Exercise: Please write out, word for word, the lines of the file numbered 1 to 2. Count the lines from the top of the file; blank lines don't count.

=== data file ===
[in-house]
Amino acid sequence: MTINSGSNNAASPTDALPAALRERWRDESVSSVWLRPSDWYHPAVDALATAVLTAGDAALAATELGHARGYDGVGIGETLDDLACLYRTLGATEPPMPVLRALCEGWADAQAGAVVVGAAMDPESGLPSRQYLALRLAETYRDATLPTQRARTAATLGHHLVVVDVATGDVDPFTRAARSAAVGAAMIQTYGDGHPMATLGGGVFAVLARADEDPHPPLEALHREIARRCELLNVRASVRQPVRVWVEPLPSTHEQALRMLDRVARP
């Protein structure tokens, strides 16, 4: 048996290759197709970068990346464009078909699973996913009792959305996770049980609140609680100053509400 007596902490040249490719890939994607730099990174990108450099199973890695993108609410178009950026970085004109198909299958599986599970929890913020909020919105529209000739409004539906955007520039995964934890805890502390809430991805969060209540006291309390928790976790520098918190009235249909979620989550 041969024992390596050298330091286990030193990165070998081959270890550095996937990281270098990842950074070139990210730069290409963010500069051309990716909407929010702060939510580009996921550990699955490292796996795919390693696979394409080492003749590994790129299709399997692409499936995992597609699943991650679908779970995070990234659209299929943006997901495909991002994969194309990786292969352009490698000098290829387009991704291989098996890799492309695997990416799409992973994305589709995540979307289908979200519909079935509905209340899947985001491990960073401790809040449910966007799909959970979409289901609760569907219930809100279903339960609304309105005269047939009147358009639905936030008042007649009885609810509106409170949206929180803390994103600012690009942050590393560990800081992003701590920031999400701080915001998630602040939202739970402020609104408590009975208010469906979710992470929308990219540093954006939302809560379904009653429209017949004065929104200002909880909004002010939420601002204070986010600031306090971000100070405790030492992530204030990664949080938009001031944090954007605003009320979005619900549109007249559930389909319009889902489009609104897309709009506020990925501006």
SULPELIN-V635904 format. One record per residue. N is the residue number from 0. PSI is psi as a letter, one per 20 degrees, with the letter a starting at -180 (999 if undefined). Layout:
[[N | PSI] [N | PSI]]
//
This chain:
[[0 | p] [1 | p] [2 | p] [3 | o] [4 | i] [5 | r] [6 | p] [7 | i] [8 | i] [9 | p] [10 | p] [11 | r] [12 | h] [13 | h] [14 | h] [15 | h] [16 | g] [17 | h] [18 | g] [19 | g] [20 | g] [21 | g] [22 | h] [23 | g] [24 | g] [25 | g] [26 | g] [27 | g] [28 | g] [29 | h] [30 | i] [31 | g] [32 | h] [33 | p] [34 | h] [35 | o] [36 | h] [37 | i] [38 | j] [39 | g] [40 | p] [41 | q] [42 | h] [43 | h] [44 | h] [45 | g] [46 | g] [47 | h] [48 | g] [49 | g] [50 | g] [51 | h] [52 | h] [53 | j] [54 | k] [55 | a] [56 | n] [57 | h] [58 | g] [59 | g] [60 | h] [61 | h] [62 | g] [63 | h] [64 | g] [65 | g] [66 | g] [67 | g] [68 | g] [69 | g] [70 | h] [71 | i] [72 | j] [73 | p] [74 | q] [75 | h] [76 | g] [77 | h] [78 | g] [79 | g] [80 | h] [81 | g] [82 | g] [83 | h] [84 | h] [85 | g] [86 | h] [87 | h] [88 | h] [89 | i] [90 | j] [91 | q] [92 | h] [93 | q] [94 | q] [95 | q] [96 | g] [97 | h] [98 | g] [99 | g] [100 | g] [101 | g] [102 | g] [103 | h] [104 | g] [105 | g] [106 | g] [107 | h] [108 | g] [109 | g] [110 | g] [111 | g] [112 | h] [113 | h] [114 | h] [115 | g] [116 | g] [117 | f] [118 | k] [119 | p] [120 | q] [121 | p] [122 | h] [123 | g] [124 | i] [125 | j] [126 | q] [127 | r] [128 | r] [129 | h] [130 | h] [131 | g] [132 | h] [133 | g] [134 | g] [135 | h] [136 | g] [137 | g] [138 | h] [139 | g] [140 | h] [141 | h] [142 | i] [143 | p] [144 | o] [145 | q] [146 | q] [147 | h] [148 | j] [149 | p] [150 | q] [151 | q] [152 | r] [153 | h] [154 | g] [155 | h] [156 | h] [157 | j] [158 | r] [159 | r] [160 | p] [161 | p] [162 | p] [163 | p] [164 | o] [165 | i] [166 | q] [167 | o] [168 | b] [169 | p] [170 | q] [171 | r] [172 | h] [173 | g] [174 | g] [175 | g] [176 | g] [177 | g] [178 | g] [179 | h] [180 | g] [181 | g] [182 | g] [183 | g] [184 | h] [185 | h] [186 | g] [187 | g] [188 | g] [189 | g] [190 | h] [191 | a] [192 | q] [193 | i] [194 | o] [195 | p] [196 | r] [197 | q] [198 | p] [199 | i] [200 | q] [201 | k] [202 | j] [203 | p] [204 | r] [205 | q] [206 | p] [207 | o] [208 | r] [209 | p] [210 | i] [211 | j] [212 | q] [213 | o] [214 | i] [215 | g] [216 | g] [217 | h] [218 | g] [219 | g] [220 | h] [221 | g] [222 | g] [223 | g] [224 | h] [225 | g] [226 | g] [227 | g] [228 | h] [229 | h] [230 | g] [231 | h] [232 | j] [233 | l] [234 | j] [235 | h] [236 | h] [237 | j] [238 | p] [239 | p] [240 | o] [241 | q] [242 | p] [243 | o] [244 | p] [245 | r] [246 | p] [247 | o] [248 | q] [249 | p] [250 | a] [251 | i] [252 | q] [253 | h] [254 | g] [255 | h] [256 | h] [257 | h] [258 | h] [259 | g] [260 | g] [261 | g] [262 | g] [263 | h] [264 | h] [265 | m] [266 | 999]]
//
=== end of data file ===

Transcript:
[in-house]
Amino acid sequence: MTINSGSNNAASPTDALPAALRERWRDESVSSVWLRPSDWYHPAVDALATAVLTAGDAALAATELGHARGYDGVGIGETLDDLACLYRTLGATEPPMPVLRALCEGWADAQAGAVVVGAAMDPESGLPSRQYLALRLAETYRDATLPTQRARTAATLGHHLVVVDVATGDVDPFTRAARSAAVGAAMIQTYGDGHPMATLGGGVFAVLARADEDPHPPLEALHREIARRCELLNVRASVRQPVRVWVEPLPSTHEQALRMLDRVARP